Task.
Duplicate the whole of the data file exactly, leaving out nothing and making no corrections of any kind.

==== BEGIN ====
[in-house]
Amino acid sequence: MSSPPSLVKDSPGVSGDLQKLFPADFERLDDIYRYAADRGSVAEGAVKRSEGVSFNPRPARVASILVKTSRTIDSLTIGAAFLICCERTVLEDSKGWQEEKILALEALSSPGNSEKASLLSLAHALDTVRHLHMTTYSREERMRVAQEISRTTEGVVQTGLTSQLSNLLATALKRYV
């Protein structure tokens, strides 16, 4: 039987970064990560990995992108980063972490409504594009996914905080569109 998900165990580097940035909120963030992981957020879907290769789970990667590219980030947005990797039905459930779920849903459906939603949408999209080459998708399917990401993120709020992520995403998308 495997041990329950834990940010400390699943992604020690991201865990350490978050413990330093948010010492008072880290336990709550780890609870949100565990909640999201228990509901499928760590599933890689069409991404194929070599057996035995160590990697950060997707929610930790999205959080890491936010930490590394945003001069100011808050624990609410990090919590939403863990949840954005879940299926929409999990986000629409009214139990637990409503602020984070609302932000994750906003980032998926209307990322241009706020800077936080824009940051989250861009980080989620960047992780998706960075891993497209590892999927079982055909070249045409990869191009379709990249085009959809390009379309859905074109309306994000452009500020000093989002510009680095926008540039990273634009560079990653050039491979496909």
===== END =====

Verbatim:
[in-house]
Amino acid sequence: MSSPPSLVKDSPGVSGDLQKLFPADFERLDDIYRYAADRGSVAEGAVKRSEGVSFNPRPARVASILVKTSRTIDSLTIGAAFLICCERTVLEDSKGWQEEKILALEALSSPGNSEKASLLSLAHALDTVRHLHMTTYSREERMRVAQEISRTTEGVVQTGLTSQLSNLLATALKRYV
């Protein structure tokens, strides 16, 4: 039987970064990560990995992108980063972490409504594009996914905080569109 998900165990580097940035909120963030992981957020879907290769789970990667590219980030947005990797039905459930779920849903459906939603949408999209080459998708399917990401993120709020992520995403998308 495997041990329950834990940010400390699943992604020690991201865990350490978050413990330093948010010492008072880290336990709550780890609870949100565990909640999201228990509901499928760590599933890689069409991404194929070599057996035995160590990697950060997707929610930790999205959080890491936010930490590394945003001069100011808050624990609410990090919590939403863990949840954005879940299926929409999990986000629409009214139990637990409503602020984070609302932000994750906003980032998926209307990322241009706020800077936080824009940051989250861009980080989620960047992780998706960075891993497209590892999927079982055909070249045409990869191009379709990249085009959809390009379309859905074109309306994000452009500020000093989002510009680095926008540039990273634009560079990653050039491979496909």